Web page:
Vaccine Deliveries for Poor Nations Delayed, Biden Doubles Goal

Jab distribution inequality.
Photo/s: Jerome Ascano

A co-founder of the global scheme to provide vaccines for poor people said Thursday that India was delaying exports of much-needed jabs, while President Joe Biden doubled his goal for doses administered in the US by the end of April to 200 million.

The widening gap for vaccine access complicates the world's eventual exit from the pandemic through a global immunization drive, as third waves sweep several countries and force governments to reimpose tough anti-virus restrictions.

At the center of much of the vaccine controversy is AstraZeneca, which on Thursday said its jab was three percentage points less effective than previously thought, after being called out for publishing outdated data.

AstraZeneca is also one of the main vaccines used in the Covax project, which supplies poorer countries with jabs, and is facing export delays in India where it is produced by the Serum Institute.


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The Gavi Alliance, a Covax co-founder, said deliveries of vaccines to lower-income economies will face delays because of a "setback" in obtaining export licenses from the Indian government.

A Gavi spokesman said the license delays "are due to the increased demand of COVID-19 vaccines in India."

The vast country recorded more than 50,000 new coronavirus cases on Thursday for the first time since November and is struggling to keep up with its own faltering vaccine drive at home. 

However, vaccinations in the United States -- the world's top economy and hardest-hit country in the pandemic -- have been storming ahead, with Biden raising his goal for shots in arms during his first 100 days in office from 100 to 200 million.

"I know it's ambitious, twice our original goal," he told his first press conference since taking office on January 20.

"But no other country in the world has even come close -- not even close -- to what we are doing, and I believe we can do it."

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'Fair share'

The AstraZeneca shot was hailed as a breakthrough because it is cheaper and easier to store and transport than other vaccines.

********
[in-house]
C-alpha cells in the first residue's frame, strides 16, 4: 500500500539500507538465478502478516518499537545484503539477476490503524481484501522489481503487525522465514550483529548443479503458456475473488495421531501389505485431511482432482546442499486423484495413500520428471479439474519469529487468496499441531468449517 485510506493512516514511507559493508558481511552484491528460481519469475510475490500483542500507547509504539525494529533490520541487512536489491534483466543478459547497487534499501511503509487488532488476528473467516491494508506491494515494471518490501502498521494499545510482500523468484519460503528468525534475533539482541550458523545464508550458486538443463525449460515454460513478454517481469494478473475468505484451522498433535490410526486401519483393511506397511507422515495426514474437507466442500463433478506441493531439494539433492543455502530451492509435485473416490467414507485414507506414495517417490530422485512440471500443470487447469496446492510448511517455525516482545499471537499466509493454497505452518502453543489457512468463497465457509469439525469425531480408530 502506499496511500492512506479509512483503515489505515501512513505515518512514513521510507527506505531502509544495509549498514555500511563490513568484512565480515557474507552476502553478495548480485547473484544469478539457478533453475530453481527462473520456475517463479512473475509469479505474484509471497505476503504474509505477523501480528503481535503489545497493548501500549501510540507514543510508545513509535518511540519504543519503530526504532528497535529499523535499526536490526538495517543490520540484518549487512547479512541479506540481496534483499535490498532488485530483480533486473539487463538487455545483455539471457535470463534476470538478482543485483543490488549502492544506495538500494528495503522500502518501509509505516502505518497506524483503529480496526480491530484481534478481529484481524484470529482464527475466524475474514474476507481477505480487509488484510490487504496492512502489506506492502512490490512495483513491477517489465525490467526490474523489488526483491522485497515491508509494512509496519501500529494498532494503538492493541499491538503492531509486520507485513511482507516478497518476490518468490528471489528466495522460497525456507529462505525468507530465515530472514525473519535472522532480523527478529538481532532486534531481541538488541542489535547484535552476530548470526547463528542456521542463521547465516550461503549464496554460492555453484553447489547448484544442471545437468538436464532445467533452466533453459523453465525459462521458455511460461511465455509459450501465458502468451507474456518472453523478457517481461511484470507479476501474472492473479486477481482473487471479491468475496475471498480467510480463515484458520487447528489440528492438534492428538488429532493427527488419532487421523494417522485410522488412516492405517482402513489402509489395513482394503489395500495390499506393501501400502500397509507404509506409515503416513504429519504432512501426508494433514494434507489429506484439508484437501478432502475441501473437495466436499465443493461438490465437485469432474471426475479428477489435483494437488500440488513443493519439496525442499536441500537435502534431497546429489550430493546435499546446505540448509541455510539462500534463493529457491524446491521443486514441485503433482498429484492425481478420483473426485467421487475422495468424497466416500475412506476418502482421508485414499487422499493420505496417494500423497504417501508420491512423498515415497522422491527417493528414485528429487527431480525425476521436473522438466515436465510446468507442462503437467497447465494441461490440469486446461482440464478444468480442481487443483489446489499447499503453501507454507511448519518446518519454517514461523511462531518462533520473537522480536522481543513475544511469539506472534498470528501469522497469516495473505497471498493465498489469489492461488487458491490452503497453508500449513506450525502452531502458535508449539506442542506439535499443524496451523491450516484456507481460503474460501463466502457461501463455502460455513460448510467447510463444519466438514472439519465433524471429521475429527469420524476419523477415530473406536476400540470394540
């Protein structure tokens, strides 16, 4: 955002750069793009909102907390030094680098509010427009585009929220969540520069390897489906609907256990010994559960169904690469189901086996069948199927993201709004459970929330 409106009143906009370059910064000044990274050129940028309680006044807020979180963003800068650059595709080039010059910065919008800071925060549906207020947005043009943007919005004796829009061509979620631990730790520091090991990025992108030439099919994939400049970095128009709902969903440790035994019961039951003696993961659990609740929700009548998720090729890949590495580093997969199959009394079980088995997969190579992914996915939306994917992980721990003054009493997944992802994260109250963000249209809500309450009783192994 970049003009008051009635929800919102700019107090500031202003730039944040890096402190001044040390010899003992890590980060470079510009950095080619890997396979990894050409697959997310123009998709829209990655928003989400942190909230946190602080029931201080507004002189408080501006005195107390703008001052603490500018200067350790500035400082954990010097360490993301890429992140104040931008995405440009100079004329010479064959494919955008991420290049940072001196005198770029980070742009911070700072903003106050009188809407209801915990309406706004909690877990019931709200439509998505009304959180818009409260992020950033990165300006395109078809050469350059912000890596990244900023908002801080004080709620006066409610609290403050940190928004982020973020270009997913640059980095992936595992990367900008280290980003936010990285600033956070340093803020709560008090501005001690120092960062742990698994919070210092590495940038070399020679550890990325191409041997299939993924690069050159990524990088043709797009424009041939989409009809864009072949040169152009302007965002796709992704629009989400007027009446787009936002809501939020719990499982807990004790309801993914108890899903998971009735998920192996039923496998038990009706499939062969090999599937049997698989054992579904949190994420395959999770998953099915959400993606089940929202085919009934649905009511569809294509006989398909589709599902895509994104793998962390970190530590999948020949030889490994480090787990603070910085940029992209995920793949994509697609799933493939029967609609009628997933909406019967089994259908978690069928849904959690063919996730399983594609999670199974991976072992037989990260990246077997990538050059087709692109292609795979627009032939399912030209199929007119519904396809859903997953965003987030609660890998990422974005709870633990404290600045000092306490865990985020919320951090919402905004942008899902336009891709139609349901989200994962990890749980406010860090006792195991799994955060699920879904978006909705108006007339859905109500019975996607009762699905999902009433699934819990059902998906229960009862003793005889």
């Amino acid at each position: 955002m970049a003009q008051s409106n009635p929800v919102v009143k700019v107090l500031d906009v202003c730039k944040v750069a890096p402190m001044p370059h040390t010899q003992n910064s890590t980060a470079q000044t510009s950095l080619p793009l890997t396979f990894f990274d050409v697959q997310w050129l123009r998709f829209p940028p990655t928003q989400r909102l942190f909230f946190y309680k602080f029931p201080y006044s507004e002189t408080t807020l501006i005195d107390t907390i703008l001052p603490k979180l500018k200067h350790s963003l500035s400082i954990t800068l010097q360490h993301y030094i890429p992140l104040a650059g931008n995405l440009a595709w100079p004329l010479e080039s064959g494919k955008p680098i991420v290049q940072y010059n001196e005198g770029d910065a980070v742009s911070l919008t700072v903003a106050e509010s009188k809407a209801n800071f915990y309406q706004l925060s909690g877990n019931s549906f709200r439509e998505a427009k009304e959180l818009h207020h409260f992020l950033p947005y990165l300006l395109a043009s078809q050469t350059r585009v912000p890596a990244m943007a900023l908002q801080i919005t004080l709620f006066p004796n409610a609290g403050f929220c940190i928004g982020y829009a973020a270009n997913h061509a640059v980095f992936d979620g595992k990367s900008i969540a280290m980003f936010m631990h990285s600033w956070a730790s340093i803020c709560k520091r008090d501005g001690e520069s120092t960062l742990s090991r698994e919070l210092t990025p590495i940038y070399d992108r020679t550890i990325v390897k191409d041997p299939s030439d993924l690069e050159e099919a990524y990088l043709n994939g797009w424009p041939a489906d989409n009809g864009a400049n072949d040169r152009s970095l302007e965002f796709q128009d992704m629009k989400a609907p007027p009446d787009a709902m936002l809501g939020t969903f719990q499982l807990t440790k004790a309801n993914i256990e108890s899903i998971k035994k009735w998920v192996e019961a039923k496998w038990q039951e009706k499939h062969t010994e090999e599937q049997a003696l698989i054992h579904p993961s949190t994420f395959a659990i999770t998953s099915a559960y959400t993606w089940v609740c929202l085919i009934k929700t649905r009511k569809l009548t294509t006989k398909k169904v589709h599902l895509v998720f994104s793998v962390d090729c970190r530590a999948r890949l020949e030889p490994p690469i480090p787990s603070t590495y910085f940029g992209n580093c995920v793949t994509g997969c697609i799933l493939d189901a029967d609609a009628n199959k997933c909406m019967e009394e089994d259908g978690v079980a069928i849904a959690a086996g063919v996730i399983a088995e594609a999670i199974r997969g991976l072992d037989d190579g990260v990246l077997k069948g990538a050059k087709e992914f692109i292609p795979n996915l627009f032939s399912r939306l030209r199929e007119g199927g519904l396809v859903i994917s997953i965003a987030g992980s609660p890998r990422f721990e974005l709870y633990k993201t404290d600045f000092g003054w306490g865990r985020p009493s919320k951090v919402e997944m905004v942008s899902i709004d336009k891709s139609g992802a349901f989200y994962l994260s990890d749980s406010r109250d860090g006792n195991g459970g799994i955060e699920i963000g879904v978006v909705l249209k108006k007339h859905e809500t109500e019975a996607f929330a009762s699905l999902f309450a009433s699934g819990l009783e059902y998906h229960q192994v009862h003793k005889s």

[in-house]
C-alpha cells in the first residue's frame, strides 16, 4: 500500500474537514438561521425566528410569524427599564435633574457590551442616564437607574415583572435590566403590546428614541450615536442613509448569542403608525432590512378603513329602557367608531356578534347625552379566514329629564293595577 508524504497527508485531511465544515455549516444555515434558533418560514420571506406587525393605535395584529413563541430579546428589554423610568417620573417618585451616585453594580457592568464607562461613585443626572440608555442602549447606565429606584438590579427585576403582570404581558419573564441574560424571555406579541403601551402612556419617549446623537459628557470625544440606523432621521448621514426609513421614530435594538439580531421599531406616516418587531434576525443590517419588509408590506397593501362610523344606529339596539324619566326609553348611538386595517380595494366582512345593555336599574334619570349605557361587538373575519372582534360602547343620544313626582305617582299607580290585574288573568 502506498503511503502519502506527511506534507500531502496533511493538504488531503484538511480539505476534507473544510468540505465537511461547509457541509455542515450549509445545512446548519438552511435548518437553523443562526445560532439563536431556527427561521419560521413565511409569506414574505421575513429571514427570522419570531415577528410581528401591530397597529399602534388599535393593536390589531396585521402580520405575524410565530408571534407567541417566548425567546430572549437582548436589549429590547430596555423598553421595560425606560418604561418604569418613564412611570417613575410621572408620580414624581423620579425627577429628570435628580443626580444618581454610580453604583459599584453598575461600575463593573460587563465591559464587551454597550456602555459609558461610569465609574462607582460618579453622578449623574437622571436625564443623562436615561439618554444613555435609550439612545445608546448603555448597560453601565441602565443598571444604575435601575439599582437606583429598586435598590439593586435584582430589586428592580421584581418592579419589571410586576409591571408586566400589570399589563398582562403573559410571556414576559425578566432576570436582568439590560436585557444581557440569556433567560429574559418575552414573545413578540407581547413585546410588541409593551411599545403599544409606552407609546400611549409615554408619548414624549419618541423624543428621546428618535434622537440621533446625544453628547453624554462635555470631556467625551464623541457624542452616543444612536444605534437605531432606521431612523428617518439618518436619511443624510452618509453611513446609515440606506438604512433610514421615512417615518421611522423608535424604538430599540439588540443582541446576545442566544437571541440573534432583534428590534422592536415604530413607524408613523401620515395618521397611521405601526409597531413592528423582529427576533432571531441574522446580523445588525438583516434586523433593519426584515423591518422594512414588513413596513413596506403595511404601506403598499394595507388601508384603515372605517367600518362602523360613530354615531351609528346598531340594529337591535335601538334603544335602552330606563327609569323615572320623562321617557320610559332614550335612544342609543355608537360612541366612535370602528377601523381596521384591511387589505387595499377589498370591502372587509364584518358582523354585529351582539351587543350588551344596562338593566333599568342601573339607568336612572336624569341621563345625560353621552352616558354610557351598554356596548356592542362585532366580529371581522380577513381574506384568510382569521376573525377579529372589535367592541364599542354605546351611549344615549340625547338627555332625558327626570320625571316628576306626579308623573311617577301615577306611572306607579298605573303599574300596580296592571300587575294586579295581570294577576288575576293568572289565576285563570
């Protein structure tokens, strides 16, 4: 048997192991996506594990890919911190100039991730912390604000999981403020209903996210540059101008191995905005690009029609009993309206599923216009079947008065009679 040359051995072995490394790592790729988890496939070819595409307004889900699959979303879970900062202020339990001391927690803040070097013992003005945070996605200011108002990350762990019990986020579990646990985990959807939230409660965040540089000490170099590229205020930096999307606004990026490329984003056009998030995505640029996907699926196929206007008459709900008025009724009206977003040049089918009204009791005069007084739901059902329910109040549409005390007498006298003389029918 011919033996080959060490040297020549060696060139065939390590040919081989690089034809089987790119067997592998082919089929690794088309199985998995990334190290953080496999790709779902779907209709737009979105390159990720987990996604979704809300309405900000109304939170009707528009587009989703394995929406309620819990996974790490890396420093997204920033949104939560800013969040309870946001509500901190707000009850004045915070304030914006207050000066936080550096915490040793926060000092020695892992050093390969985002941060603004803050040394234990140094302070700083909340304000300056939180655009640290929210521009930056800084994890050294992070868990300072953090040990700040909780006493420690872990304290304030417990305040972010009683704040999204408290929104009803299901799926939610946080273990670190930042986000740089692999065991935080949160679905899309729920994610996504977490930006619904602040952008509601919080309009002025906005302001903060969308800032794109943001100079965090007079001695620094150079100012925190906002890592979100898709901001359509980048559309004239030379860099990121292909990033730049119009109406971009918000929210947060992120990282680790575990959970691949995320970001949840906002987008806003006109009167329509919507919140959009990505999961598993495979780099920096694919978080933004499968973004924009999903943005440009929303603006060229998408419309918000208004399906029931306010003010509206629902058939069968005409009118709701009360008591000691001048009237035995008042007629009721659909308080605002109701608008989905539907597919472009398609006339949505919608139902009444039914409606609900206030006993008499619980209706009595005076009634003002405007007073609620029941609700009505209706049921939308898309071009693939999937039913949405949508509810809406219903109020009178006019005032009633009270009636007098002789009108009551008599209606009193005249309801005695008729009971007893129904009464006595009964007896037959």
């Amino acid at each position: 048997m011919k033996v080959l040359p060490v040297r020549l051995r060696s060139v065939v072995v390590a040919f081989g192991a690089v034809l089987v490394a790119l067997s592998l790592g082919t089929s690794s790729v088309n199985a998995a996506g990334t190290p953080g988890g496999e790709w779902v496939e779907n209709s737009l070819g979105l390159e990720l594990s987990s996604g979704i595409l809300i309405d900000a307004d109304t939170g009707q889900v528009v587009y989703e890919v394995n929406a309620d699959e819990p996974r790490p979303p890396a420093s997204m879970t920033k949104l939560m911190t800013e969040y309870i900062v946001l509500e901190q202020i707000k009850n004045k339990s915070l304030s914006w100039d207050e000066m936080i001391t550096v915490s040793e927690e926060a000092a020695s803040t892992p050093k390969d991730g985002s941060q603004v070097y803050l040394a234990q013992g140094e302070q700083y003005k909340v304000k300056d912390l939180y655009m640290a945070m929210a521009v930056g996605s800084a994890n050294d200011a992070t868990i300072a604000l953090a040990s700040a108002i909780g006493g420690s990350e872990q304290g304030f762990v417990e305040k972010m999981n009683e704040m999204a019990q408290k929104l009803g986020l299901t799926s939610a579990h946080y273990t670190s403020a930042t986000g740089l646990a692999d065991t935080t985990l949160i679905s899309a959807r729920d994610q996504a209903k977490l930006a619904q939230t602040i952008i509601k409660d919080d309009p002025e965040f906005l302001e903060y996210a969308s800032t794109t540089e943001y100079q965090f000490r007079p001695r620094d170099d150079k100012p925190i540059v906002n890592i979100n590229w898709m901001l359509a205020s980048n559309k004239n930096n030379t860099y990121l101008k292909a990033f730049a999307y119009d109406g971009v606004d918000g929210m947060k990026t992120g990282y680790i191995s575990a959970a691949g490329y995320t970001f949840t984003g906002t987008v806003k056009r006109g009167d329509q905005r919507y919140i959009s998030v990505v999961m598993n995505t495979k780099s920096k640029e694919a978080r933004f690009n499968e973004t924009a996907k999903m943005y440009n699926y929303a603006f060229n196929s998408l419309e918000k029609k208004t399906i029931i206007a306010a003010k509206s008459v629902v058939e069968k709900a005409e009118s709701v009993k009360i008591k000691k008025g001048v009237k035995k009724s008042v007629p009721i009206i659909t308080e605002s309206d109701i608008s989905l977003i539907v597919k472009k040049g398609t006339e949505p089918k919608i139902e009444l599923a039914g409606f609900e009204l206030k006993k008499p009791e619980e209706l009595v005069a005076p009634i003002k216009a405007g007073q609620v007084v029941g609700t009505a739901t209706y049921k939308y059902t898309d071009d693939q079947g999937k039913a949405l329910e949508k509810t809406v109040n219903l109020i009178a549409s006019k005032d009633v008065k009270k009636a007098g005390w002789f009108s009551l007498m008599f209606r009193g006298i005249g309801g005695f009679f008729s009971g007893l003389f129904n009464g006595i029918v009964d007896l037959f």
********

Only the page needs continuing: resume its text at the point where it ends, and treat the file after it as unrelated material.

But the British-Swedish firm was forced to review its US trials and then slightly revise down the jab's efficacy at preventing symptomatic Covid from 79% to 76% after an American agency raised concerns about outdated information.

It remains 100% effective against severe COVID, it added.


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AstraZeneca is also at the center of the EU's vaccine woes, with an infuriated Brussels tightening export controls after the company failed to deliver the doses it had promised to the bloc.

European Union leaders met via videoconference Thursday to discuss AstraZeneca supplies, as well as new vaccine export rules that will weigh how needy countries are in terms of infection rates, how many jabs they have, and how readily they export doses to the bloc.

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EU Commission head Ursula von der Leyen released updated figures on how many vaccines the bloc has exported -- 77 million vaccine doses to 33 countries since December. 

By contrast, 88 million doses will have been delivered in the 27-nation bloc by the end of this week, also since December. 

But estimates for the second quarter of this year showed that 360 million doses should be delivered from BioNTech/Pfizer, Moderna, AstraZeneca and Johnson & Johnson. 

"Together we will ensure that Europeans get their fair share of vaccines," von der Leyen tweeted.

The talks come as Germany, Poland, France, Belgium, Austria and the Netherlands tighten restrictions to control surges in cases.

Central and Eastern Europe have been particularly hard-hit, with Ukraine posting a record number of COVID-19 fatalities for the third straight day and Hungary registering the world's highest death rate per 100,000 inhabitants over the last week.

'Together again'

The pandemic has claimed more than 2.7 million lives worldwide, hammered the global economy and left much of humanity under punishing restrictions.

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But in some parts of the world, vaccinations have brought joy back after a tough year. 

"We were just waiting to be all together again because we were really sad to be divided like that, floor by floor," said Lydie, a 91-year-old retirement home resident in France's Val-de-Marne, where vaccinations have allowed an easing of curbs.

"There was no joy. Now it's very good. We are happy."

And several countries have raced ahead with their vaccine drives -- including Israel which said Thursday more than half of its 9.2 million people have received both doses of the Pfizer/BioNTech shot.

However Israel has been criticized for not doing more to vaccinate Palestinians, and the US said it would provide $15 million towards inoculations in the occupied territories.

The torch relay for the Tokyo Olympics meanwhile got off to a low-key start on Thursday -- overseas fans have already been banned from attending the Games.

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Tetsuya Ozawa, among a small group of fans, told AFP it was not much fun without spectators.

"There would have been more excitement if there wasn't coronavirus."


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